Peter Wolter Strides to Win in Seeley Hills Classic SuperTour over APU Doublepolers


Saturday morning in Seeley, Wisconsin, saw the latest iteration of striding vs. doublepoling play out in the men’s race of the Seeley Hills Classic, a 32-kilometer, single-lap classic race on the Birkie trails that began the final weekend of Period 2 domestic SuperTour racing.

Peter Wolter of Sun Valley took the win, hitting the sweet spot of firm kick but also fast glide on his classic skis to open up a gap on some uphills in the race’s final few kilometers, which he was able to keep, barely, till the end, crossing the finish in a final time of 1:25:22. Zanden McMullen and Garrett Butts of APU, who like all APU athletes in the race doublepoled the entire course, finished behind him to round out the podium — but not particularly far behind.

Indeed, in this race, in these conditions, striding proved to be three seconds faster than doublepoling over 32 kilometers, as McMullen’s final time was 1:25:25. (Butts was another nine seconds back for third.) Tellingly, the race has “Hills” in its name, and 801 meters of total climb on the course; this wasn’t a Ski Classics doublepole fest for the entire field. And, again, Wolter won the race on classic skis. But the margins were pretty small out there today.

The men’s race started at 9 a.m. out of the OO Trailhead (aka Kortelopet Stadium) in Seeley. Local John Bauer described snow conditions as “Overnight low of 13, high of 30. Snow is hardpacked, icy and glazing due to several wet snowfalls. Track should be firm.” in an official wax rec for the Seeley Hills citizens race that started later that morning and covered much of the same course.

The field was of high quality at the top, but also thin, with only 55 men starting the SuperTour race, including a total of 10 from pro ski teams Sun Valley, Bridger, APU, and Team Birkie. Pro skiers took eight of the top nine spots.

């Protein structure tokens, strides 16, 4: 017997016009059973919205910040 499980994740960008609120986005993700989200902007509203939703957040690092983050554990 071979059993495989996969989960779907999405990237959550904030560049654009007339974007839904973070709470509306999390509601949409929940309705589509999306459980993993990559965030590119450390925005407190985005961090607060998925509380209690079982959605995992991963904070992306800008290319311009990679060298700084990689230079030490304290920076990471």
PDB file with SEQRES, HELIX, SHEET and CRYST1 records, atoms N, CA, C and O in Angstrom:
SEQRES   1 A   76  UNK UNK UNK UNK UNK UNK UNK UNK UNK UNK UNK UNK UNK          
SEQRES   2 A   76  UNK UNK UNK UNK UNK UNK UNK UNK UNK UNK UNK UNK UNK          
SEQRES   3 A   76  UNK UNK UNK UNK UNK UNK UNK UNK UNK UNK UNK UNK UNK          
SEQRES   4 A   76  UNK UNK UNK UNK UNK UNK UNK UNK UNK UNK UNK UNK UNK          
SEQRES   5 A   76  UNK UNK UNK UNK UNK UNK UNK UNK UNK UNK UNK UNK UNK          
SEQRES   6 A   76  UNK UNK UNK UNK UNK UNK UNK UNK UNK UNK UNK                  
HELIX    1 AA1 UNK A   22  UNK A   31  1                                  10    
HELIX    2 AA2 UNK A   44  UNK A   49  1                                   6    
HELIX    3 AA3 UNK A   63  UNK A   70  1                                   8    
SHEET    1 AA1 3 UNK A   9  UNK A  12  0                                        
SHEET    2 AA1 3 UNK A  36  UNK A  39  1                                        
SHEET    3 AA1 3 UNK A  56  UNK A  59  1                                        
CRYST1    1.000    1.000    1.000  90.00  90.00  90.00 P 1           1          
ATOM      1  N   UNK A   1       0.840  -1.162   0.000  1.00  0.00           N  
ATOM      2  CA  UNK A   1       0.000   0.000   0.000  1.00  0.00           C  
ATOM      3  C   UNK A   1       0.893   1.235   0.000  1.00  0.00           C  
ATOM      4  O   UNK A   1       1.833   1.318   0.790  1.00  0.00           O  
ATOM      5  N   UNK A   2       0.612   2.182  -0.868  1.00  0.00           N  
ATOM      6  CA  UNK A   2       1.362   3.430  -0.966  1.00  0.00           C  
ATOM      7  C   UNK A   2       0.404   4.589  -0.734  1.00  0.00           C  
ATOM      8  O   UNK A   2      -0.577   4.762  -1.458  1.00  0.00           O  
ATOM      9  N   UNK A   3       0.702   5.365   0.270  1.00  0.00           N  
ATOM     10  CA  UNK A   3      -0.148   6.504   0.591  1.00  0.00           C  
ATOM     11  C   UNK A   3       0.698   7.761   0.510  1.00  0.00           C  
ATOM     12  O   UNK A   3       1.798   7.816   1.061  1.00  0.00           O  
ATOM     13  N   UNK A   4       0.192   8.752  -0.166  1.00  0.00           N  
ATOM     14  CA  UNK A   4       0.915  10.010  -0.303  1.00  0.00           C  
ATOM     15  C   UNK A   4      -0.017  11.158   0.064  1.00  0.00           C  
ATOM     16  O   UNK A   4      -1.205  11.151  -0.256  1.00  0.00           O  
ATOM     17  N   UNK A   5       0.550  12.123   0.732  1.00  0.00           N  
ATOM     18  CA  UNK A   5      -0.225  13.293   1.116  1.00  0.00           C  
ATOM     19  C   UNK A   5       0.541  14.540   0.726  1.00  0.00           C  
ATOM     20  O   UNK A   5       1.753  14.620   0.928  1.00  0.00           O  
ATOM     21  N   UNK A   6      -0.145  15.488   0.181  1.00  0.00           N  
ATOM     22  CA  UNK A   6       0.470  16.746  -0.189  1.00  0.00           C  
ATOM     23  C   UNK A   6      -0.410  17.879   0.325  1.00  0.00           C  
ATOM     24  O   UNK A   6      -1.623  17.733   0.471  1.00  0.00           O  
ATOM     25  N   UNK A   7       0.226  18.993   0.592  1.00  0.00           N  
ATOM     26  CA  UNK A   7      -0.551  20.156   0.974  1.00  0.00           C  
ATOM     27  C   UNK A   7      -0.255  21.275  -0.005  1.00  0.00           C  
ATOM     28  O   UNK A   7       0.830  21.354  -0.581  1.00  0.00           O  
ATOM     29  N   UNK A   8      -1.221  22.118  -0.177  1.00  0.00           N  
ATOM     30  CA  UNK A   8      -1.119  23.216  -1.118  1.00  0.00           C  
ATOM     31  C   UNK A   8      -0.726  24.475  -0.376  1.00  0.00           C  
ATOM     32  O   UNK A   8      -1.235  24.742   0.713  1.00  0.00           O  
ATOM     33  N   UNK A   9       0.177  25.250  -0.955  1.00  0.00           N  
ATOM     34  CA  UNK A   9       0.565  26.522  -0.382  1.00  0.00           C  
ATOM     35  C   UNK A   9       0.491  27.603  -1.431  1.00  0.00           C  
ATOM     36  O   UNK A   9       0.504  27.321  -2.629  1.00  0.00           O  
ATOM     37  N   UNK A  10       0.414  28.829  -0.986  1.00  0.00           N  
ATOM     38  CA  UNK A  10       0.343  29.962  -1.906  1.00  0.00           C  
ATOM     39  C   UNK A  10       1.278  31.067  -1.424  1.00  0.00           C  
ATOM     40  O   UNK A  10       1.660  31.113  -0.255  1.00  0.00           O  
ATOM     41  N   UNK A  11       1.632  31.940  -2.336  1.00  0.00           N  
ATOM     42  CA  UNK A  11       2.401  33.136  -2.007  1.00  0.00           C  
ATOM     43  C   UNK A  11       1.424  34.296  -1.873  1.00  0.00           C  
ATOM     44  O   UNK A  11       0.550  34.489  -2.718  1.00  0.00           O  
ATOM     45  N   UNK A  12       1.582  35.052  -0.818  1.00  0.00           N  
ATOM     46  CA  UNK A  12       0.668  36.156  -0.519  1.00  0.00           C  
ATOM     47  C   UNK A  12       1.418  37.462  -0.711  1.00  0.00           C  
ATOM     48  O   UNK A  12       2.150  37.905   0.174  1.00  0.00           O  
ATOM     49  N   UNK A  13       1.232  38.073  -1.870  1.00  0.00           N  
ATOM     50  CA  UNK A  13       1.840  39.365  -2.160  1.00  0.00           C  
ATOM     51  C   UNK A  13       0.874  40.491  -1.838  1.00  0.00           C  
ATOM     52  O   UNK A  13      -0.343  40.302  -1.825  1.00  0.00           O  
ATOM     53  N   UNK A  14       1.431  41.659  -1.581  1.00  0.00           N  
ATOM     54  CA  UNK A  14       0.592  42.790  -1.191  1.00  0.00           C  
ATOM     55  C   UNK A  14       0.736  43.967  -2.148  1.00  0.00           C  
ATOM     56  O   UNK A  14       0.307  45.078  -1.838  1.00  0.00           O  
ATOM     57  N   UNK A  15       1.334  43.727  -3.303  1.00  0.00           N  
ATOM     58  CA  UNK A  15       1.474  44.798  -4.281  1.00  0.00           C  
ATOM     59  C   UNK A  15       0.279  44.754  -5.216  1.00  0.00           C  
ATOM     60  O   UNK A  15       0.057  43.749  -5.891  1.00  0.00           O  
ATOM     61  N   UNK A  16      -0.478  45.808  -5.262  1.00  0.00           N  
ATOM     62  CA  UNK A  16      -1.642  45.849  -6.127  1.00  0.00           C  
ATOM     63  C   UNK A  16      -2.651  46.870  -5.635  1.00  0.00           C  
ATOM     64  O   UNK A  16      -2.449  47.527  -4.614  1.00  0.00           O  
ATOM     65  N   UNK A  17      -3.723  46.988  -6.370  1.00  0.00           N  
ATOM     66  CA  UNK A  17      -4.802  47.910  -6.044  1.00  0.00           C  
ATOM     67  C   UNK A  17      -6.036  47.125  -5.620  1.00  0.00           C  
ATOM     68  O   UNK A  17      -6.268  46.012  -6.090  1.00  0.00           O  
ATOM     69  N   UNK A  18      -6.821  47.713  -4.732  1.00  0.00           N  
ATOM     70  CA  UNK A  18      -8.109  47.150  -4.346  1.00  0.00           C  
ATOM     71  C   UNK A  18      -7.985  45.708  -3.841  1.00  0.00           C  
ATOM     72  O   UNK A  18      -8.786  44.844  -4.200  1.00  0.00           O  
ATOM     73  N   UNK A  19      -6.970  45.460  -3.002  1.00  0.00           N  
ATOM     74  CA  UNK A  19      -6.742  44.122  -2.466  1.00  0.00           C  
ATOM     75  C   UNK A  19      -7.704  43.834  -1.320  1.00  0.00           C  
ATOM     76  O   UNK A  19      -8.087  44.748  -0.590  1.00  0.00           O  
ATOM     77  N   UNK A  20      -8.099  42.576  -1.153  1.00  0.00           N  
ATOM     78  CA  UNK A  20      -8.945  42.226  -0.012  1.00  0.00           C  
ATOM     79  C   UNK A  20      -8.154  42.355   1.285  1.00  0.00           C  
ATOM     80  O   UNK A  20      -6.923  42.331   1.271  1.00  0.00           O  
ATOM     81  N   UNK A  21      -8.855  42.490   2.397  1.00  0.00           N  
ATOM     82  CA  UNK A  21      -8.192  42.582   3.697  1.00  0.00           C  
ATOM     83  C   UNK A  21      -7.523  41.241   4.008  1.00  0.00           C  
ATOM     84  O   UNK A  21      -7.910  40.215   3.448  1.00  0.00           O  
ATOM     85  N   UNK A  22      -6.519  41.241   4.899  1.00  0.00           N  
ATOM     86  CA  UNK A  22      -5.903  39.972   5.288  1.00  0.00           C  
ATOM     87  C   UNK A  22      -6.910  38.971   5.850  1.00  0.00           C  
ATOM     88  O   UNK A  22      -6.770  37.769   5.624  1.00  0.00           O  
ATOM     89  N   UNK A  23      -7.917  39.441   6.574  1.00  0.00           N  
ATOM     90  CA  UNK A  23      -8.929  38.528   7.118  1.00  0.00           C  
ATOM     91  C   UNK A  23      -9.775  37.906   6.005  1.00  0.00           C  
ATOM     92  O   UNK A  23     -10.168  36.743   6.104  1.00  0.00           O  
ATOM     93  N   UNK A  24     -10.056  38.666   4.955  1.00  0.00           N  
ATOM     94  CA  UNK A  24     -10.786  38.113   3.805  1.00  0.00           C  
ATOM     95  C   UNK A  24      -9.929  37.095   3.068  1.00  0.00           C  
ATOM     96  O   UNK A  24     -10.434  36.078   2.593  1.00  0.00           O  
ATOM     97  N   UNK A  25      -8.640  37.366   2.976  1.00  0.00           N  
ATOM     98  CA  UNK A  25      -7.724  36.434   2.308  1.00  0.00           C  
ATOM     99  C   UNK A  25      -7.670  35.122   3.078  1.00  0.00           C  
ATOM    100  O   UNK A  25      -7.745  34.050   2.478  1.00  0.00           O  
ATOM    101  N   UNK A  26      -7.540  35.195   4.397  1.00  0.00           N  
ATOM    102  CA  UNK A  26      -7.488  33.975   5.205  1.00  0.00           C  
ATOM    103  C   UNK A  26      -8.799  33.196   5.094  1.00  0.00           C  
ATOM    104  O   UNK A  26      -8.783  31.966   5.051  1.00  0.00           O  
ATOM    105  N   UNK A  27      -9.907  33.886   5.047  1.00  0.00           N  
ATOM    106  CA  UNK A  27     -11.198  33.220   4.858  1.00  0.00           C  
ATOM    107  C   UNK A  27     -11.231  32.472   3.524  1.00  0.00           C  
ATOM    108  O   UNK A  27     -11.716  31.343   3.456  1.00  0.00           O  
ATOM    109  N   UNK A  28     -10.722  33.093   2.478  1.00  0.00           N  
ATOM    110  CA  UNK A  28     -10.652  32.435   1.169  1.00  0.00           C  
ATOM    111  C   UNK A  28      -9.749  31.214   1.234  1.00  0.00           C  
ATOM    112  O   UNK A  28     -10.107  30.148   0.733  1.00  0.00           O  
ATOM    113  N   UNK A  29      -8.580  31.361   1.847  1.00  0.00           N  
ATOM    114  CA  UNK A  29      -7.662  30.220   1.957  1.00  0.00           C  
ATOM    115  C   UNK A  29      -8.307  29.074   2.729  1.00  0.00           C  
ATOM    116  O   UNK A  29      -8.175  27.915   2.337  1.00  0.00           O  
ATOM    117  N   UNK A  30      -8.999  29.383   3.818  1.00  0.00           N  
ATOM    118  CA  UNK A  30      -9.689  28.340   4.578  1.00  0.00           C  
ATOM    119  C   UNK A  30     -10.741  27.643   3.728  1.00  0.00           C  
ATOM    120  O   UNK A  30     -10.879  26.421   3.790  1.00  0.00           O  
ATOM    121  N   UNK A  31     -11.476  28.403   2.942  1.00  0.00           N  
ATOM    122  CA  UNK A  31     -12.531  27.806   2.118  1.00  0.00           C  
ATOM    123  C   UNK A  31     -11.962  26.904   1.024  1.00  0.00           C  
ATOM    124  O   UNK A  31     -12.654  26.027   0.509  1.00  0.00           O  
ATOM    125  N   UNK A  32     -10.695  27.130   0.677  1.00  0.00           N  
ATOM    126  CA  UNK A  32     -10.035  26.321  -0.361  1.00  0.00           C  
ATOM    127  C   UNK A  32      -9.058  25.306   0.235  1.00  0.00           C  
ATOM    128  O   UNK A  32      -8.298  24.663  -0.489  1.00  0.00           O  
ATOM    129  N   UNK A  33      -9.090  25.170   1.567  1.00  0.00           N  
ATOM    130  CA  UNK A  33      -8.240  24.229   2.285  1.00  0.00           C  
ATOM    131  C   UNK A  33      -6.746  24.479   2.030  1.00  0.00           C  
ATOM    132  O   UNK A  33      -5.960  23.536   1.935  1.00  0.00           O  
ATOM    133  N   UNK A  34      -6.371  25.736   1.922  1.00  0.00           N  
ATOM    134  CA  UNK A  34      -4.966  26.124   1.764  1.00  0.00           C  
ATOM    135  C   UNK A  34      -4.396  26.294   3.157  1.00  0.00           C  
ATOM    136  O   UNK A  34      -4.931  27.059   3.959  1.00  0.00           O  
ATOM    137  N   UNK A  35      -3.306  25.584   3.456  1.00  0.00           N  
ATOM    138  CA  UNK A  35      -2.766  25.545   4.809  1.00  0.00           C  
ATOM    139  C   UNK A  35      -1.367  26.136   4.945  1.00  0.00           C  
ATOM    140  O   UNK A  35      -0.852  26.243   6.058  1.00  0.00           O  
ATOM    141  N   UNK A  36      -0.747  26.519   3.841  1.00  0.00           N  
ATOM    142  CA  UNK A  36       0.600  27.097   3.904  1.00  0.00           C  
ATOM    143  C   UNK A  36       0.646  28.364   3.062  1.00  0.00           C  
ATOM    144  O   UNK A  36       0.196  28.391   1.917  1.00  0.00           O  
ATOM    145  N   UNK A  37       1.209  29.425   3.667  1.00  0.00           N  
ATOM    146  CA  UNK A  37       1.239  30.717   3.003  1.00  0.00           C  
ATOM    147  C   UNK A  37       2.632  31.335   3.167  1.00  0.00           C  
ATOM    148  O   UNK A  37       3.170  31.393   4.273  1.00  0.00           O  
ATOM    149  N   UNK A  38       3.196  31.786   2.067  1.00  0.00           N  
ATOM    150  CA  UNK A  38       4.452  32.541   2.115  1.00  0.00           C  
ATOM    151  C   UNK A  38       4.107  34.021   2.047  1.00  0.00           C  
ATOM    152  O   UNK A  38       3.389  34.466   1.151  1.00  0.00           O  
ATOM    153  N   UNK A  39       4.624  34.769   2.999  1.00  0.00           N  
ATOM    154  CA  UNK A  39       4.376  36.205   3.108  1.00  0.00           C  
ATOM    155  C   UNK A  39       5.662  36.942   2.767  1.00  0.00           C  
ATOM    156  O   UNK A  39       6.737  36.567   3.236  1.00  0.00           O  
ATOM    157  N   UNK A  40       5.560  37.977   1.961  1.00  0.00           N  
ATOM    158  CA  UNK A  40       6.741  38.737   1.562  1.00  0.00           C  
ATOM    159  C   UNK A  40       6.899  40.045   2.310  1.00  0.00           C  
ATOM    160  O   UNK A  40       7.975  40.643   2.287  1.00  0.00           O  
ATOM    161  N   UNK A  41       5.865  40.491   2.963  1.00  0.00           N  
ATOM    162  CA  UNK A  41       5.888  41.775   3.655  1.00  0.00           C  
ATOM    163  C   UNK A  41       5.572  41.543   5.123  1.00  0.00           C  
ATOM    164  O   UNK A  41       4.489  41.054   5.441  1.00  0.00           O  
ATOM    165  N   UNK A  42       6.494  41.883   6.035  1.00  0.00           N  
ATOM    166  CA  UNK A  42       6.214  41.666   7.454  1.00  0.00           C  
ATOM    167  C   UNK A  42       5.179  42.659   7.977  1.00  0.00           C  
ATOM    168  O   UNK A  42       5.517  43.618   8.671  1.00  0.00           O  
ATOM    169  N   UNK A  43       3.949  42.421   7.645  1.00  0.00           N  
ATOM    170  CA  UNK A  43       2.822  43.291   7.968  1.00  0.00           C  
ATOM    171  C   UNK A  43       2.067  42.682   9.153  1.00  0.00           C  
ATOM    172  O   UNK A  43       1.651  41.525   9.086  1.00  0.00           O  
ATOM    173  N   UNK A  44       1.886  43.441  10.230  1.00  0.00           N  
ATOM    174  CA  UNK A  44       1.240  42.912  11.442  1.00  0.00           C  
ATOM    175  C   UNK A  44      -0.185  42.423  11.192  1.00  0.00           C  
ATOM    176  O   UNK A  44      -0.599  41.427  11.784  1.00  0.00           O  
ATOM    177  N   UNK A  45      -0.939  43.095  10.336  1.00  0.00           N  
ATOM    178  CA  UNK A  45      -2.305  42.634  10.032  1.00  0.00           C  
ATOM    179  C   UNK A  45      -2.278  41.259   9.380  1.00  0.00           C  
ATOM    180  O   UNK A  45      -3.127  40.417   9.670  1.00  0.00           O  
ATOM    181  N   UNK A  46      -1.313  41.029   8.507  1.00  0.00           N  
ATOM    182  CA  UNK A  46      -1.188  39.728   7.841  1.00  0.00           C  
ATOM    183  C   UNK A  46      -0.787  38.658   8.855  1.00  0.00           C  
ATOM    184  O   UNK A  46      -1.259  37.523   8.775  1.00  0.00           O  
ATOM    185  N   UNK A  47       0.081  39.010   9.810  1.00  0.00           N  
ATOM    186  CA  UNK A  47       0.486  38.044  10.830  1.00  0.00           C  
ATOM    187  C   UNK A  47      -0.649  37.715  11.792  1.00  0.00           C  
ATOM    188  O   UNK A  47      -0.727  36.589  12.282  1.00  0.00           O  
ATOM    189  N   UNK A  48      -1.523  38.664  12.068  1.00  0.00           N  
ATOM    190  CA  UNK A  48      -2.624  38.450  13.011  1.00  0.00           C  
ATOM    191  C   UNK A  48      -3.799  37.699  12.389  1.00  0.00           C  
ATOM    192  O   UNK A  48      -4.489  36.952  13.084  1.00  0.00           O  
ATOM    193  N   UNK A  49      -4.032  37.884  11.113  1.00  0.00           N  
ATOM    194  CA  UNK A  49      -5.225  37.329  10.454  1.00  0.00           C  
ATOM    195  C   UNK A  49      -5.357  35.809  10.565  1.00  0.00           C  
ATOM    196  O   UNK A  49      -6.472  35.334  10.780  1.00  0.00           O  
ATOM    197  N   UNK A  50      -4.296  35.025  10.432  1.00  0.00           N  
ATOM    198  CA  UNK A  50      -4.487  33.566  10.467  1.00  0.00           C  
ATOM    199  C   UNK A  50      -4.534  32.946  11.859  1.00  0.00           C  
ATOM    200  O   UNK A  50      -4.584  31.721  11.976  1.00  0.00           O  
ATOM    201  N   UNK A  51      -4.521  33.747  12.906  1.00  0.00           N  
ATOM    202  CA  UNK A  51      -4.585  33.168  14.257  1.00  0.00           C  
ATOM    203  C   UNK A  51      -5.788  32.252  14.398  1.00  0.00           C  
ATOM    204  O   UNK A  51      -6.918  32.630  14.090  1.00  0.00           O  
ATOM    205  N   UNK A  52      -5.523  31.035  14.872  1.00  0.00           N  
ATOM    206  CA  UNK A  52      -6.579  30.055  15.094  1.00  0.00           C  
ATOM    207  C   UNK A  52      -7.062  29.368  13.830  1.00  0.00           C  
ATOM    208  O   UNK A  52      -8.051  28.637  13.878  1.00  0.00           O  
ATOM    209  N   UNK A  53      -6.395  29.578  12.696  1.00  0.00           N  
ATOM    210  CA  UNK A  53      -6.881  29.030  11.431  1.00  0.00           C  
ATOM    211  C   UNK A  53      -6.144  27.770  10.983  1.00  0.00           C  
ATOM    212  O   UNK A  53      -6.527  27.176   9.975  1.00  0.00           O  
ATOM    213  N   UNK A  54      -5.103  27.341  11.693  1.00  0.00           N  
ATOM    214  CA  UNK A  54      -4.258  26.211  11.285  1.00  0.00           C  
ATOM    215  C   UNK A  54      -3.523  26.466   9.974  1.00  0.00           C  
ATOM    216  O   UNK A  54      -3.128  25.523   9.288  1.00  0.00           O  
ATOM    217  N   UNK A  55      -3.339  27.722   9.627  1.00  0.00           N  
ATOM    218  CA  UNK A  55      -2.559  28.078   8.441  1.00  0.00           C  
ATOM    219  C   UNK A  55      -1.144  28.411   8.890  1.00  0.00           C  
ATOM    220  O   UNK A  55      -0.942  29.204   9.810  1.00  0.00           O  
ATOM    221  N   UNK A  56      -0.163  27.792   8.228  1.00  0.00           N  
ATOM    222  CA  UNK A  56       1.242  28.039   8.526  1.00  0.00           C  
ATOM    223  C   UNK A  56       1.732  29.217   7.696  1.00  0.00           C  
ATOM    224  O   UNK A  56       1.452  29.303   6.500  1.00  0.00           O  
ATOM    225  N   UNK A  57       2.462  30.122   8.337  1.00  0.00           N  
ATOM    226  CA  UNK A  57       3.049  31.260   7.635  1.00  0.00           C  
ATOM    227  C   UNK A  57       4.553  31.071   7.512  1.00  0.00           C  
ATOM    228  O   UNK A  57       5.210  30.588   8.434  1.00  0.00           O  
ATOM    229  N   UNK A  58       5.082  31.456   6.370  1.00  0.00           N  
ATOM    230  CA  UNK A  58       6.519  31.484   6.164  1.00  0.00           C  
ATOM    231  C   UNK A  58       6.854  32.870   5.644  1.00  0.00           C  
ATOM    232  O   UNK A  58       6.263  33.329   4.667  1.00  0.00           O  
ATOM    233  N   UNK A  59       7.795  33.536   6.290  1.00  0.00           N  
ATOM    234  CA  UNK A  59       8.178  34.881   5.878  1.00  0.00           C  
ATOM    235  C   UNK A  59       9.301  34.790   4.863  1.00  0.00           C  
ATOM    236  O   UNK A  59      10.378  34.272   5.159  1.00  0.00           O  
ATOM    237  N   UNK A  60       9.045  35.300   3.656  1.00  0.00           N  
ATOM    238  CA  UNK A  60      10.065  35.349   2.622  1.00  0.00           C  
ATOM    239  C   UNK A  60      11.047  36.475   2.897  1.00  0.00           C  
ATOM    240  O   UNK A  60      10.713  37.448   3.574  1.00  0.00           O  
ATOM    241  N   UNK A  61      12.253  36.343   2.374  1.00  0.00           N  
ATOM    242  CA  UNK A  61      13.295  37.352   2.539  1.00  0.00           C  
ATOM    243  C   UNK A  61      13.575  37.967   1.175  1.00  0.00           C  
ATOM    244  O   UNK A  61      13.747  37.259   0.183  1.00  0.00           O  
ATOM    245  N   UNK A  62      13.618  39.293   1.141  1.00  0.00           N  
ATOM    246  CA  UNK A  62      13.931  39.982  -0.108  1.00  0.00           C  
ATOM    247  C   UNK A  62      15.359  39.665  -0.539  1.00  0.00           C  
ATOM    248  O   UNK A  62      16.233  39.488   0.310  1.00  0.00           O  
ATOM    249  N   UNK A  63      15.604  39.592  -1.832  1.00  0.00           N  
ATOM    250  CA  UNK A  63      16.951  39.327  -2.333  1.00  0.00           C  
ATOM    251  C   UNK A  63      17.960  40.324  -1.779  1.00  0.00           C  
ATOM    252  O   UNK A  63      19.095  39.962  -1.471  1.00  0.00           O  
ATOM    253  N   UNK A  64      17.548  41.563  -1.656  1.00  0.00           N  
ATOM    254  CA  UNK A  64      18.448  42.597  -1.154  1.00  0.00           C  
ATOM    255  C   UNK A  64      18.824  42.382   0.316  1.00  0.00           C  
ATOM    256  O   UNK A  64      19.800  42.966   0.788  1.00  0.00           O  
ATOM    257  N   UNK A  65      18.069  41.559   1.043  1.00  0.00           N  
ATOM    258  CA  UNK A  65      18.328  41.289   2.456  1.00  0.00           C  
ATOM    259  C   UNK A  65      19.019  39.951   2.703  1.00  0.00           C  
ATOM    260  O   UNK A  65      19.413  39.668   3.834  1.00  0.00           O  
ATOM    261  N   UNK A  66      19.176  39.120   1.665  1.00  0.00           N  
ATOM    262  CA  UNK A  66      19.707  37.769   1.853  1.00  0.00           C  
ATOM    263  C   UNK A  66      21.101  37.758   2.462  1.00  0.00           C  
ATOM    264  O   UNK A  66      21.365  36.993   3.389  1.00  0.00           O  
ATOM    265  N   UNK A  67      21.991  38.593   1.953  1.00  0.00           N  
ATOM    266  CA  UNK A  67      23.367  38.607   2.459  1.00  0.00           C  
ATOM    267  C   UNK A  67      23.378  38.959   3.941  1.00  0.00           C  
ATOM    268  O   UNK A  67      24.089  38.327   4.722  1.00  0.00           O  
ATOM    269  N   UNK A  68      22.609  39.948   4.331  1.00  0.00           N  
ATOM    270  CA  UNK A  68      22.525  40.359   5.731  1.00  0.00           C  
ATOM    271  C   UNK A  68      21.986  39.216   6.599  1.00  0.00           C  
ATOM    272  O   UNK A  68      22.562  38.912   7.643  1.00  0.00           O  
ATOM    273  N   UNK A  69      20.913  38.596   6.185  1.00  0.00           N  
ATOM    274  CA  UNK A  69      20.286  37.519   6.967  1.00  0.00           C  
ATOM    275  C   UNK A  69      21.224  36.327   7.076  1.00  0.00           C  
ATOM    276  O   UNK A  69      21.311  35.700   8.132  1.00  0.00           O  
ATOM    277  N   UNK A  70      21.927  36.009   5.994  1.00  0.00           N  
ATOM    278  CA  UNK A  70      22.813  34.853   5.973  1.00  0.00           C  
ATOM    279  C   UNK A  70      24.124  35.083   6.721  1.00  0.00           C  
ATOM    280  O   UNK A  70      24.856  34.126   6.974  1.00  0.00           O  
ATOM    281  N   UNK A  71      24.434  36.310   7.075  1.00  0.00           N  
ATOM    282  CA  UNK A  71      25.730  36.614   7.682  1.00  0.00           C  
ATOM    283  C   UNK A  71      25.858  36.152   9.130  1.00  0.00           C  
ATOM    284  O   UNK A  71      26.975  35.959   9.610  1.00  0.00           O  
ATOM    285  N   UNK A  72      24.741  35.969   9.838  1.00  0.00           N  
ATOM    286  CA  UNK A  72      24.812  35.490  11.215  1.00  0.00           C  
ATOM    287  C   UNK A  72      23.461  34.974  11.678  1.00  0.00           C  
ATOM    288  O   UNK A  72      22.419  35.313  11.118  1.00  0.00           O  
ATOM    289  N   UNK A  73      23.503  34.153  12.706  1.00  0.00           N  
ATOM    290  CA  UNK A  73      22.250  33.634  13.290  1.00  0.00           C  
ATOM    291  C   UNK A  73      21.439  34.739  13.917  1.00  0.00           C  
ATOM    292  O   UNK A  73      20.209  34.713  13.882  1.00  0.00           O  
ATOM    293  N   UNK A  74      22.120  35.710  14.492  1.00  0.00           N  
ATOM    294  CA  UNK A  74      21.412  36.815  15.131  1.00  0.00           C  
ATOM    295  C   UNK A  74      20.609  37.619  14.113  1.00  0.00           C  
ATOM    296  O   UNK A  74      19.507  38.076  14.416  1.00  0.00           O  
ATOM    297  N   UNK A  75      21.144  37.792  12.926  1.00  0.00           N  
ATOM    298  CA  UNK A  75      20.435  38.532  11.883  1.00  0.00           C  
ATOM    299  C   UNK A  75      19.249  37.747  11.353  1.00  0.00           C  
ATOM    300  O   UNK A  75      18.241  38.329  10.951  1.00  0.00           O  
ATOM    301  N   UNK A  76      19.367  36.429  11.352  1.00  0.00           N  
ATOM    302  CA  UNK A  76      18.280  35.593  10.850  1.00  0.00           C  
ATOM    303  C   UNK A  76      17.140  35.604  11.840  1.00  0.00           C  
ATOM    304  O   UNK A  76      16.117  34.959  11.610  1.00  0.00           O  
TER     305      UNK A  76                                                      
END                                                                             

Let me turn it over to the athletes to tell the story of what happened next out on course (all comments here are via writing to Nordic Insights; thanks to all the athletes for their time):

File photo: Peter Wolter (bib 10) leads Zanden McMullen (bib 5), among other athletes, in the men’s 20km classic mass start at U.S. Nationals in Houghton last week. (photo: Gavin Kentch)

Here’s Wolter from Sun Valley:

“We had a group of 6-8 for the first 10k, but then I tried to make a move and was able to drop everyone until Zanden and Garrett closed again. [I] skied with them to 20k, tried to make another move, got some space but they closed it again and then I skied with them until like 3k to go and then put some work into them on the hills because I was striding and they were [doublepole] on skate skis. It’s a downhill finish of about 500m so I was anxious to make enough distance on the last uphill that they wouldn’t close there and sure enough it worked!”

Wolter had raced McMullen head-to-head in the 20km classic at U.S. Nationals a week prior, coming away with a well-earned wooden medal for his efforts in Houghton. He was asked if he learned anything from that race that helped him today.

“I knew Zanden and I skied pretty similarly at the 20k,” Wolter wrote, “but knew that he’d probably have me in a final sprint so wanted to create distance early.”

Wolter added, “The race course was awesome. Super fun.”

Turning to the APU doublepole juggernaut, here’s McMullen on how the race shook out:

“So myself and the other APU boys were the only ones who decided to doublepole the whole race (going on skate skis). Which I still think was the best move for myself after testing classic skis. However, Peter and some of the BSF boys had very fast classic skis that were on par for speed with our skate skis so we were kind of sitting at a disadvantage.